Maybe that holds true for some shops and offices in the Argentina and Uruguay I remember from the 1990’s.  Chile and Spain as well. Brazil, although not a Hispanic country (it was discovered and colonized by the Portuguese) somehow falls into the same category just because it is located in South America.  And certainly because Brazil is, after all, the country of Carnaval.

No one takes the siesta in Brazil and Carnaval is only four days in February. Sometimes early March, depending on the date on which Easter falls each year. Funny how a pagan celebration can be so intimately associated with religion. Not surprisingly though, as Brazil is the biggest Catholic country on the planet: out of its two hundred million souls in 2012, sixty percent of the urban population claims a Catholic affiliation.

As America, Brazil is a patchwork quilt when it comes to ethnicities; one little piece of each color; each little piece made of a different fabric, shape and texture, all contributing to a beautifully intricate pattern as result.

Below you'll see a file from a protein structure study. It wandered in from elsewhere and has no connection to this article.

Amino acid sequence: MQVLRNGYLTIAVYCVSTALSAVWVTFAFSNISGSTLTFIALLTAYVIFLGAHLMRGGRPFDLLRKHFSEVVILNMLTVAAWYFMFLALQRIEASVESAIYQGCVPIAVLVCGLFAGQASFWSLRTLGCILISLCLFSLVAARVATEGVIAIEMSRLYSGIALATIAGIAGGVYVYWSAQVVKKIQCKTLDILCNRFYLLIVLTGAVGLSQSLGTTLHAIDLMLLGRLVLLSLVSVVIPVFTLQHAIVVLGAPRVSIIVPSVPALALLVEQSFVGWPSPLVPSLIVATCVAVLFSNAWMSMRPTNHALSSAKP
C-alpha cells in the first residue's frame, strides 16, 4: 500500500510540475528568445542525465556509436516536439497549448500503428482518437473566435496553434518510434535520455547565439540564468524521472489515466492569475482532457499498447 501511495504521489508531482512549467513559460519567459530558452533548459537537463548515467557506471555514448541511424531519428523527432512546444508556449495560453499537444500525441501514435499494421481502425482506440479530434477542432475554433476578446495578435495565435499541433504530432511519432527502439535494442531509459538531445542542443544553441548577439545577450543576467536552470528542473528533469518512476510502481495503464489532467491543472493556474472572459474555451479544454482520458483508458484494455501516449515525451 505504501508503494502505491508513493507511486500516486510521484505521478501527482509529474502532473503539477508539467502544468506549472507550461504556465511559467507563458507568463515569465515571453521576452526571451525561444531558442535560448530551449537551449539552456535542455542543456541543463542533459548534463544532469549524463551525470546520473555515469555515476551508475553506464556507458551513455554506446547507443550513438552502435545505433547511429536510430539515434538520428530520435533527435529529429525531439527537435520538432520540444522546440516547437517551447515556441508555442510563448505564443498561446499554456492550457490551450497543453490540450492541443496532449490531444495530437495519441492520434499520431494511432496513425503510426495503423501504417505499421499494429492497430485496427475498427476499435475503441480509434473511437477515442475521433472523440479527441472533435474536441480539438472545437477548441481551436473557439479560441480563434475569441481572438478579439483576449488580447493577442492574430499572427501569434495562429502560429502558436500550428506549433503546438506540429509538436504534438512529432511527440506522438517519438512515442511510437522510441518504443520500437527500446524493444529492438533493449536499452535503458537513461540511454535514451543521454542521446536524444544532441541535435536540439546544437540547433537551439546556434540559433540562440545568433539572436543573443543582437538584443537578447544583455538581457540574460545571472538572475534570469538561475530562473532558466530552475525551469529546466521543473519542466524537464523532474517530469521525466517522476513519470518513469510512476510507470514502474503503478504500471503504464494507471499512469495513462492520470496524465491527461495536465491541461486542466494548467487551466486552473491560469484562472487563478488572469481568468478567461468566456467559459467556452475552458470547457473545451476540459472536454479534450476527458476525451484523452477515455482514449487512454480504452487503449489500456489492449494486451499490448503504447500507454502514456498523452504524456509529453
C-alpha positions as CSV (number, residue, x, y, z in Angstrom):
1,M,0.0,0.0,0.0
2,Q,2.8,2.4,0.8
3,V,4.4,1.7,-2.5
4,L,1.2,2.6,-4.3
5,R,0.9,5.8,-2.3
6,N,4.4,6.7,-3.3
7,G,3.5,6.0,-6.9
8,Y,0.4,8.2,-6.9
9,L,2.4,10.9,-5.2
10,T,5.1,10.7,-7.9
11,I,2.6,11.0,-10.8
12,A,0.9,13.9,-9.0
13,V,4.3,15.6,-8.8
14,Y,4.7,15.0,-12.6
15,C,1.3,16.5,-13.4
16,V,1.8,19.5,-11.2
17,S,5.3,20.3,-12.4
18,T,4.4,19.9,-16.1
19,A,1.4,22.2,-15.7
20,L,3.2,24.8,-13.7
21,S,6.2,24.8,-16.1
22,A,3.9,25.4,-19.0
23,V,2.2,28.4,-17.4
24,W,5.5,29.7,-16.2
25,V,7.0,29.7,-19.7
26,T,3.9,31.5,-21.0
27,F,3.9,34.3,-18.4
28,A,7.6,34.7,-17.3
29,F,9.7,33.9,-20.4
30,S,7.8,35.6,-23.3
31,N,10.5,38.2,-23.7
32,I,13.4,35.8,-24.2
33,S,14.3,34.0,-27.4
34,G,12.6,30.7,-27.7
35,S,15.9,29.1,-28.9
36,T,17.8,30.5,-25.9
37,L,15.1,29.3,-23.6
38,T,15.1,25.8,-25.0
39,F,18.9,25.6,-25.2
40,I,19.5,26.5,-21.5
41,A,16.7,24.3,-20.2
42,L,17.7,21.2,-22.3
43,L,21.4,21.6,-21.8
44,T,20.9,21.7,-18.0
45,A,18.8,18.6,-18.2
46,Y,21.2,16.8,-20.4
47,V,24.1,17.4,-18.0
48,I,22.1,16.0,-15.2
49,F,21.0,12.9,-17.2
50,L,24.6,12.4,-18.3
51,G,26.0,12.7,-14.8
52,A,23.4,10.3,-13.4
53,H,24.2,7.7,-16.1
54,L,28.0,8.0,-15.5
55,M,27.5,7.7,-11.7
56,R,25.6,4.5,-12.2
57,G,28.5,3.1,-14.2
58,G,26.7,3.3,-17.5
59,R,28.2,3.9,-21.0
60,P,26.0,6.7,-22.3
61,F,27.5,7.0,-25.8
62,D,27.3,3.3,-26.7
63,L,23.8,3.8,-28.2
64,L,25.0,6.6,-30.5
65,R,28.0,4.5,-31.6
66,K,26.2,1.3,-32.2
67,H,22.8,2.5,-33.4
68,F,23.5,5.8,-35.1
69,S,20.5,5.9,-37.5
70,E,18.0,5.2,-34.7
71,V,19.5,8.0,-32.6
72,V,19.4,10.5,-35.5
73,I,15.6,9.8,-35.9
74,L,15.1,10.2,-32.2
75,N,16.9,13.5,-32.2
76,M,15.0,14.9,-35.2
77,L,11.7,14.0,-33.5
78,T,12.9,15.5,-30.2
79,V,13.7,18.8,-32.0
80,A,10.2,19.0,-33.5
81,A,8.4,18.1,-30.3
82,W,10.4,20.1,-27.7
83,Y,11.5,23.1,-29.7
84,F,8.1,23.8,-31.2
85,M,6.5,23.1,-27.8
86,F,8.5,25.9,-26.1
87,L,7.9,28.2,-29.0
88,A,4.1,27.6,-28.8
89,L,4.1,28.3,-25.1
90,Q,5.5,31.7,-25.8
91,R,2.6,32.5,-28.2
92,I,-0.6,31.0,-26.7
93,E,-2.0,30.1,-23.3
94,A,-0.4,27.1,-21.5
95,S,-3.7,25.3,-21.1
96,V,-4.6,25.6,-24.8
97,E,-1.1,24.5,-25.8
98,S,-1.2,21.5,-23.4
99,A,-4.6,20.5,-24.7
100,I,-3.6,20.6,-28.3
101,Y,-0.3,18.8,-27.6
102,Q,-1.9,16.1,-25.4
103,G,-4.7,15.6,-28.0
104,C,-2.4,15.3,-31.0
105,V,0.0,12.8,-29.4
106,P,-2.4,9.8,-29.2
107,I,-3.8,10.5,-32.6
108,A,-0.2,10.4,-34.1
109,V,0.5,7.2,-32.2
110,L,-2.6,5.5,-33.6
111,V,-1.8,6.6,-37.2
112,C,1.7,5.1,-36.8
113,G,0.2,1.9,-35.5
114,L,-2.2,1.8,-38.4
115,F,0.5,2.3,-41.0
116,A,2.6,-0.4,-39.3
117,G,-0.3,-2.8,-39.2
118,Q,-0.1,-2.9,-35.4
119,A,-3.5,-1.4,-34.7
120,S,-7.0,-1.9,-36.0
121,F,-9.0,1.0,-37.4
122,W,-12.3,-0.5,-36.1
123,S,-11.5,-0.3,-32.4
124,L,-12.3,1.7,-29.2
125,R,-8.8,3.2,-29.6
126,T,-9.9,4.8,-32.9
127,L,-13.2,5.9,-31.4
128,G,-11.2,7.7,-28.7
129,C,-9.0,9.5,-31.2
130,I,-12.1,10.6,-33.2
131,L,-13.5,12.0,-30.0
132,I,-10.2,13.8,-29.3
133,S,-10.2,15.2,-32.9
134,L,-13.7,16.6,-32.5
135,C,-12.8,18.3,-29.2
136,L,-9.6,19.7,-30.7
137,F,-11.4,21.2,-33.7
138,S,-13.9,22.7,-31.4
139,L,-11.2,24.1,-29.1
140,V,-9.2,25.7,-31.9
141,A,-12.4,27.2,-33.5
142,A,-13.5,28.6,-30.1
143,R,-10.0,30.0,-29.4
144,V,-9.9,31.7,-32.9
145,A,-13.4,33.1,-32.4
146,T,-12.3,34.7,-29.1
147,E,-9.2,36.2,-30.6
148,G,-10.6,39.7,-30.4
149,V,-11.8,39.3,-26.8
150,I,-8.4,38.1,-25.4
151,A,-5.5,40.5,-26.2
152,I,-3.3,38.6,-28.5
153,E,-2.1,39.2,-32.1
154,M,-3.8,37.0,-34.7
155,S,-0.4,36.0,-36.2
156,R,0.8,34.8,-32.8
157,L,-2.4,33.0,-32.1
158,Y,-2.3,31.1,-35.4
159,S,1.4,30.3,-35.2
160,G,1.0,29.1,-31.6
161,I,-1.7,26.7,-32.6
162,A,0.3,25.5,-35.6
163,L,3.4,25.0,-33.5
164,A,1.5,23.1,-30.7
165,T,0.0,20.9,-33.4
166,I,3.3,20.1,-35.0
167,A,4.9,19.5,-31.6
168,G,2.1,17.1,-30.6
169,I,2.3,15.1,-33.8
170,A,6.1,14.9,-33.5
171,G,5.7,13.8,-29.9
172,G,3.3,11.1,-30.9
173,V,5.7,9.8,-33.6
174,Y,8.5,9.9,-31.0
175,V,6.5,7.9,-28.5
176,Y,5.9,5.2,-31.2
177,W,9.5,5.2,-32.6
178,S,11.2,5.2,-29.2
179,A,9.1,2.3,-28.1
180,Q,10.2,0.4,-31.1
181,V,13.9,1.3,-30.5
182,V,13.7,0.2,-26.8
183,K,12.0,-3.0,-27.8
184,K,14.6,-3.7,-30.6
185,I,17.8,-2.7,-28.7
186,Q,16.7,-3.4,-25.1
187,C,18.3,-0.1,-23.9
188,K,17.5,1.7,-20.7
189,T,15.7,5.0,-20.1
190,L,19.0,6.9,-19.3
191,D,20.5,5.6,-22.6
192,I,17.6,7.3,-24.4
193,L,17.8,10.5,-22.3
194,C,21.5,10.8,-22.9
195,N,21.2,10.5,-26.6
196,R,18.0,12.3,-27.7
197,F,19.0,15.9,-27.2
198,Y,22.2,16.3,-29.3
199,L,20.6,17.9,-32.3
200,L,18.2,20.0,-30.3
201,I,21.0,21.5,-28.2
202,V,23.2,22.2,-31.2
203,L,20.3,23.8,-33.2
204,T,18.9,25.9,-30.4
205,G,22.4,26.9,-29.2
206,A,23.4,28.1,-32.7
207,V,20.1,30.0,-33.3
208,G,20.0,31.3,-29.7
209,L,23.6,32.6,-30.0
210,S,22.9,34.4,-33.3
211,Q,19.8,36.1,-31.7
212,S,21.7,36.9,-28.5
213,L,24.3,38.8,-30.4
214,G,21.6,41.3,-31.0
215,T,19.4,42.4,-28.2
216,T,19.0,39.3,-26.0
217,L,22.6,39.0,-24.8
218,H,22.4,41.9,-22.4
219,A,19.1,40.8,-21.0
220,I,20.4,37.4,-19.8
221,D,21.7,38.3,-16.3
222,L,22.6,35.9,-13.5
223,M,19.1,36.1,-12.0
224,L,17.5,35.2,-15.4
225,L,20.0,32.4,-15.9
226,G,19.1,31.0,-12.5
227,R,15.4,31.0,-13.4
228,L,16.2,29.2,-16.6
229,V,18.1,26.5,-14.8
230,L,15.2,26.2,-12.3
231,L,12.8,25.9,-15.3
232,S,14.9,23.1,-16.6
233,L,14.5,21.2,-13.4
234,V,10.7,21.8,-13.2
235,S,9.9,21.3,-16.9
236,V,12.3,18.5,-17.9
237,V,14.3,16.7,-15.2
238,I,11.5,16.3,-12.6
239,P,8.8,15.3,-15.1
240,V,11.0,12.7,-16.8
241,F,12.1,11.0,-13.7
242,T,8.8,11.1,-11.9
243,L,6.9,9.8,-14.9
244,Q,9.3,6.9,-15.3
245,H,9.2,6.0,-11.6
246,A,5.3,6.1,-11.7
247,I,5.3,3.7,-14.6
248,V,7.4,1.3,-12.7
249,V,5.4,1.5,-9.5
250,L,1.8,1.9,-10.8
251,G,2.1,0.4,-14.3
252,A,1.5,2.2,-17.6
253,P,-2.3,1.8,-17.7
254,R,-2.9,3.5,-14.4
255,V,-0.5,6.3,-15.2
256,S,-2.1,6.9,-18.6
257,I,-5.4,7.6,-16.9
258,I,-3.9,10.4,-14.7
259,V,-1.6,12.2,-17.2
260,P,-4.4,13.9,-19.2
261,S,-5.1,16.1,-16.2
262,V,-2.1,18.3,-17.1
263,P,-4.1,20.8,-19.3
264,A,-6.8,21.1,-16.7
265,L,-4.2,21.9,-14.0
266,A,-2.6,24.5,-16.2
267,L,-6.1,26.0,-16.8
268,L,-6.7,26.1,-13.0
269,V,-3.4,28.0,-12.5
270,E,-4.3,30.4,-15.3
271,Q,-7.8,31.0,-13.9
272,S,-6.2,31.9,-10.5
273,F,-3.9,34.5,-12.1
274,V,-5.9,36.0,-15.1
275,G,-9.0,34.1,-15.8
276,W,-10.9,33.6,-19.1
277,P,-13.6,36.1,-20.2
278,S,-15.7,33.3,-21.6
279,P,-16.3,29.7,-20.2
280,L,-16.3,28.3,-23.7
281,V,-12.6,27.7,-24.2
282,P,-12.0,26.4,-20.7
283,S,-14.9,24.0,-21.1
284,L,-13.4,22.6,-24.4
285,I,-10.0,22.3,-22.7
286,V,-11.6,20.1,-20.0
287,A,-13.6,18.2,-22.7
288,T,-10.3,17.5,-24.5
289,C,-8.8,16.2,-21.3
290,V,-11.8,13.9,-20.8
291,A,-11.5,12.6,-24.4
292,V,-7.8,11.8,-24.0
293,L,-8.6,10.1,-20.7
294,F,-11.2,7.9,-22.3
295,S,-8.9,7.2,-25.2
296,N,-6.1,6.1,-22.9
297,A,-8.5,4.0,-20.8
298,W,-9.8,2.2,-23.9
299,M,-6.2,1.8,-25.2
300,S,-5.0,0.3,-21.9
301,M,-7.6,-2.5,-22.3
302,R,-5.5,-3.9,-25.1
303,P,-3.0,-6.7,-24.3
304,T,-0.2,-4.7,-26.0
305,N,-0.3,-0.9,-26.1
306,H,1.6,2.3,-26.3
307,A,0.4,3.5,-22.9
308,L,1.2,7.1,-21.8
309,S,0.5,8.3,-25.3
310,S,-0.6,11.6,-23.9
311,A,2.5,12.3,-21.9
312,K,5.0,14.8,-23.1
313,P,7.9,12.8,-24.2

My own family is a piece of that quilt.  Grandparents on mom’s side: Portuguese and Spanish. With some French Basque underlining from aunts (great grandmother’s older sisters) who passed long before I was born but whose temper was legendary.  From what I heard, they were all tiny and furious women, resorting to French speaking whenever upset, which was most of the time.

On dad’s side: German grandmother, Spanish grandfather.  The Spanish I learned by reading books, listening to music, enrolling in Spanish classes,  going to the movies to watch Spanish productions and travelling often to Uruguay, Argentina Paraguay and  Chile, entered my brain easier due to the fact both Portuguese and Spanish are Latin-based languages.